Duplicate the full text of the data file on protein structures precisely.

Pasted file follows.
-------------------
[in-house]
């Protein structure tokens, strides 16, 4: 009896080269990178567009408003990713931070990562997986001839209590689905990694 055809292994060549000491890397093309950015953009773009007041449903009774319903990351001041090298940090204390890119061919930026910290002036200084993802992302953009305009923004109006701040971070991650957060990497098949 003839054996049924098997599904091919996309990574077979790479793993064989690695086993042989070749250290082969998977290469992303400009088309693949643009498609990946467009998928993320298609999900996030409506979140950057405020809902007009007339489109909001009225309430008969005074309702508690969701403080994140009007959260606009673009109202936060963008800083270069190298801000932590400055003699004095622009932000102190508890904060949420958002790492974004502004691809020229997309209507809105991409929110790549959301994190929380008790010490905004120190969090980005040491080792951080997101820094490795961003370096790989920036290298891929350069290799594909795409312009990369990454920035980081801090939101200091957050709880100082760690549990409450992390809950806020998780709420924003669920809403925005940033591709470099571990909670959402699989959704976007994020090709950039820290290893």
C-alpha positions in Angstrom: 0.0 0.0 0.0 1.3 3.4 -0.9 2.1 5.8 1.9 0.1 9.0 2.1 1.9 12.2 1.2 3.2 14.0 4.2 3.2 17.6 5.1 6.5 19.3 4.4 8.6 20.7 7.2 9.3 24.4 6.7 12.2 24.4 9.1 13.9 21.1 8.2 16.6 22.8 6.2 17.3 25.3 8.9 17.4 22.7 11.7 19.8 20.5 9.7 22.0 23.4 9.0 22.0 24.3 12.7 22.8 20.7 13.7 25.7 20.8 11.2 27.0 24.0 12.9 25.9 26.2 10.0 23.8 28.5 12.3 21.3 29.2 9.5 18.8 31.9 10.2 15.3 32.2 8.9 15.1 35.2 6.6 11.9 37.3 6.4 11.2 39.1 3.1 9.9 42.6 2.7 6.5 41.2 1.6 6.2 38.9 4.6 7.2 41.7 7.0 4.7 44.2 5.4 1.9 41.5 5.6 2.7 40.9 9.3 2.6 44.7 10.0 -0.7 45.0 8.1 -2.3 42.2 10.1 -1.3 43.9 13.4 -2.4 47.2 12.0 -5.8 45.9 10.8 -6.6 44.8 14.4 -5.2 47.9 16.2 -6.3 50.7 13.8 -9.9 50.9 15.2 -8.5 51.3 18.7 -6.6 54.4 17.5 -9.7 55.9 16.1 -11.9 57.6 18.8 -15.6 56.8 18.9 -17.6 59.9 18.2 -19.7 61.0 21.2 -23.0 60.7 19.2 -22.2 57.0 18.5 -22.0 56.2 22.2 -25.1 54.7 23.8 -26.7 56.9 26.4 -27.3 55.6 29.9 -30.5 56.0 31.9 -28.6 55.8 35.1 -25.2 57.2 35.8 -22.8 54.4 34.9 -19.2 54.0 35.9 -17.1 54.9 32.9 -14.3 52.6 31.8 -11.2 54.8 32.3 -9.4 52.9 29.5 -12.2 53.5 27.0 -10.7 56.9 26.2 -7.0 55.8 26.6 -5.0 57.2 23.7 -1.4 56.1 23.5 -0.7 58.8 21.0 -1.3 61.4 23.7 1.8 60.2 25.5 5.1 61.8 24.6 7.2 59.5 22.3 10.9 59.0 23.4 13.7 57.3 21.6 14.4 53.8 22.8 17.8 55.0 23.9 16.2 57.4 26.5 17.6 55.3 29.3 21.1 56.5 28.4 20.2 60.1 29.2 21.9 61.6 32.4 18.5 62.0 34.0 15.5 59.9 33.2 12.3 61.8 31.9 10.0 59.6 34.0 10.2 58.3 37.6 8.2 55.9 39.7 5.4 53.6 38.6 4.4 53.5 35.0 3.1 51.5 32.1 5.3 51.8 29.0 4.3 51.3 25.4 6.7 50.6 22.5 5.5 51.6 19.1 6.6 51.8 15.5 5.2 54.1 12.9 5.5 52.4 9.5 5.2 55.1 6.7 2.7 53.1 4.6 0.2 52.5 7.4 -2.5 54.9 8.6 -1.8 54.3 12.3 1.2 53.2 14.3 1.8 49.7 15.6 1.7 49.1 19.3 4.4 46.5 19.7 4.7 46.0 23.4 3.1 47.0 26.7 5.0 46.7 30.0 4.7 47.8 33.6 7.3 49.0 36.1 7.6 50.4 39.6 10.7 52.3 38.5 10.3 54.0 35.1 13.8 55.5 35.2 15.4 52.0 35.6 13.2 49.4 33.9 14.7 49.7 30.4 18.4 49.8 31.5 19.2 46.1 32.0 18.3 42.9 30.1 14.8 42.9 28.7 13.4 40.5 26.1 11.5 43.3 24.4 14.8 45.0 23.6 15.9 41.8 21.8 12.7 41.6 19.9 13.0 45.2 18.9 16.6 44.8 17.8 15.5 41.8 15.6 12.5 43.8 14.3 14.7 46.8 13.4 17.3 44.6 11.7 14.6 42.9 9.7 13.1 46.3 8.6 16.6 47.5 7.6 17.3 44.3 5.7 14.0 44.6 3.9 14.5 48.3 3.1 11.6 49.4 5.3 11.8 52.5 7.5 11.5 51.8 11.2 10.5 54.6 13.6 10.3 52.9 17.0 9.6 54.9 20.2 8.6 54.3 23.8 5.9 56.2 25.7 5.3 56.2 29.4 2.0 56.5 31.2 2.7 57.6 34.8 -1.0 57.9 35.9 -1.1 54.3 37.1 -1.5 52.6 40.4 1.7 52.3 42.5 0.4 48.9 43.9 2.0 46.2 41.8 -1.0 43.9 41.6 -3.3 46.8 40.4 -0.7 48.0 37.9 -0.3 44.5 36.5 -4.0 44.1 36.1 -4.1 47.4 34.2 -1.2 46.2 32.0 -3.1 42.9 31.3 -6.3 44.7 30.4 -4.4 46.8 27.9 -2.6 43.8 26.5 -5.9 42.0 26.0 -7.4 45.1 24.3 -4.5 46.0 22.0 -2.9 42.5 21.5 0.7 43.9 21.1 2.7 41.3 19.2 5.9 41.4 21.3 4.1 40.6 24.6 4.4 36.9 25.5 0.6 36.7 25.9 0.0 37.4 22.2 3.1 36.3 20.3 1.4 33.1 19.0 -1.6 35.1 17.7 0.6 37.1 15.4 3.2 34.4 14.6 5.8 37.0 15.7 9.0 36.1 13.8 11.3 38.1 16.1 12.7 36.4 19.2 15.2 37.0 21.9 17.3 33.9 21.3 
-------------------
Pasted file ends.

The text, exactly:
[in-house]
């Protein structure tokens, strides 16, 4: 009896080269990178567009408003990713931070990562997986001839209590689905990694 055809292994060549000491890397093309950015953009773009007041449903009774319903990351001041090298940090204390890119061919930026910290002036200084993802992302953009305009923004109006701040971070991650957060990497098949 003839054996049924098997599904091919996309990574077979790479793993064989690695086993042989070749250290082969998977290469992303400009088309693949643009498609990946467009998928993320298609999900996030409506979140950057405020809902007009007339489109909001009225309430008969005074309702508690969701403080994140009007959260606009673009109202936060963008800083270069190298801000932590400055003699004095622009932000102190508890904060949420958002790492974004502004691809020229997309209507809105991409929110790549959301994190929380008790010490905004120190969090980005040491080792951080997101820094490795961003370096790989920036290298891929350069290799594909795409312009990369990454920035980081801090939101200091957050709880100082760690549990409450992390809950806020998780709420924003669920809403925005940033591709470099571990909670959402699989959704976007994020090709950039820290290893």
C-alpha positions in Angstrom: 0.0 0.0 0.0 1.3 3.4 -0.9 2.1 5.8 1.9 0.1 9.0 2.1 1.9 12.2 1.2 3.2 14.0 4.2 3.2 17.6 5.1 6.5 19.3 4.4 8.6 20.7 7.2 9.3 24.4 6.7 12.2 24.4 9.1 13.9 21.1 8.2 16.6 22.8 6.2 17.3 25.3 8.9 17.4 22.7 11.7 19.8 20.5 9.7 22.0 23.4 9.0 22.0 24.3 12.7 22.8 20.7 13.7 25.7 20.8 11.2 27.0 24.0 12.9 25.9 26.2 10.0 23.8 28.5 12.3 21.3 29.2 9.5 18.8 31.9 10.2 15.3 32.2 8.9 15.1 35.2 6.6 11.9 37.3 6.4 11.2 39.1 3.1 9.9 42.6 2.7 6.5 41.2 1.6 6.2 38.9 4.6 7.2 41.7 7.0 4.7 44.2 5.4 1.9 41.5 5.6 2.7 40.9 9.3 2.6 44.7 10.0 -0.7 45.0 8.1 -2.3 42.2 10.1 -1.3 43.9 13.4 -2.4 47.2 12.0 -5.8 45.9 10.8 -6.6 44.8 14.4 -5.2 47.9 16.2 -6.3 50.7 13.8 -9.9 50.9 15.2 -8.5 51.3 18.7 -6.6 54.4 17.5 -9.7 55.9 16.1 -11.9 57.6 18.8 -15.6 56.8 18.9 -17.6 59.9 18.2 -19.7 61.0 21.2 -23.0 60.7 19.2 -22.2 57.0 18.5 -22.0 56.2 22.2 -25.1 54.7 23.8 -26.7 56.9 26.4 -27.3 55.6 29.9 -30.5 56.0 31.9 -28.6 55.8 35.1 -25.2 57.2 35.8 -22.8 54.4 34.9 -19.2 54.0 35.9 -17.1 54.9 32.9 -14.3 52.6 31.8 -11.2 54.8 32.3 -9.4 52.9 29.5 -12.2 53.5 27.0 -10.7 56.9 26.2 -7.0 55.8 26.6 -5.0 57.2 23.7 -1.4 56.1 23.5 -0.7 58.8 21.0 -1.3 61.4 23.7 1.8 60.2 25.5 5.1 61.8 24.6 7.2 59.5 22.3 10.9 59.0 23.4 13.7 57.3 21.6 14.4 53.8 22.8 17.8 55.0 23.9 16.2 57.4 26.5 17.6 55.3 29.3 21.1 56.5 28.4 20.2 60.1 29.2 21.9 61.6 32.4 18.5 62.0 34.0 15.5 59.9 33.2 12.3 61.8 31.9 10.0 59.6 34.0 10.2 58.3 37.6 8.2 55.9 39.7 5.4 53.6 38.6 4.4 53.5 35.0 3.1 51.5 32.1 5.3 51.8 29.0 4.3 51.3 25.4 6.7 50.6 22.5 5.5 51.6 19.1 6.6 51.8 15.5 5.2 54.1 12.9 5.5 52.4 9.5 5.2 55.1 6.7 2.7 53.1 4.6 0.2 52.5 7.4 -2.5 54.9 8.6 -1.8 54.3 12.3 1.2 53.2 14.3 1.8 49.7 15.6 1.7 49.1 19.3 4.4 46.5 19.7 4.7 46.0 23.4 3.1 47.0 26.7 5.0 46.7 30.0 4.7 47.8 33.6 7.3 49.0 36.1 7.6 50.4 39.6 10.7 52.3 38.5 10.3 54.0 35.1 13.8 55.5 35.2 15.4 52.0 35.6 13.2 49.4 33.9 14.7 49.7 30.4 18.4 49.8 31.5 19.2 46.1 32.0 18.3 42.9 30.1 14.8 42.9 28.7 13.4 40.5 26.1 11.5 43.3 24.4 14.8 45.0 23.6 15.9 41.8 21.8 12.7 41.6 19.9 13.0 45.2 18.9 16.6 44.8 17.8 15.5 41.8 15.6 12.5 43.8 14.3 14.7 46.8 13.4 17.3 44.6 11.7 14.6 42.9 9.7 13.1 46.3 8.6 16.6 47.5 7.6 17.3 44.3 5.7 14.0 44.6 3.9 14.5 48.3 3.1 11.6 49.4 5.3 11.8 52.5 7.5 11.5 51.8 11.2 10.5 54.6 13.6 10.3 52.9 17.0 9.6 54.9 20.2 8.6 54.3 23.8 5.9 56.2 25.7 5.3 56.2 29.4 2.0 56.5 31.2 2.7 57.6 34.8 -1.0 57.9 35.9 -1.1 54.3 37.1 -1.5 52.6 40.4 1.7 52.3 42.5 0.4 48.9 43.9 2.0 46.2 41.8 -1.0 43.9 41.6 -3.3 46.8 40.4 -0.7 48.0 37.9 -0.3 44.5 36.5 -4.0 44.1 36.1 -4.1 47.4 34.2 -1.2 46.2 32.0 -3.1 42.9 31.3 -6.3 44.7 30.4 -4.4 46.8 27.9 -2.6 43.8 26.5 -5.9 42.0 26.0 -7.4 45.1 24.3 -4.5 46.0 22.0 -2.9 42.5 21.5 0.7 43.9 21.1 2.7 41.3 19.2 5.9 41.4 21.3 4.1 40.6 24.6 4.4 36.9 25.5 0.6 36.7 25.9 0.0 37.4 22.2 3.1 36.3 20.3 1.4 33.1 19.0 -1.6 35.1 17.7 0.6 37.1 15.4 3.2 34.4 14.6 5.8 37.0 15.7 9.0 36.1 13.8 11.3 38.1 16.1 12.7 36.4 19.2 15.2 37.0 21.9 17.3 33.9 21.3 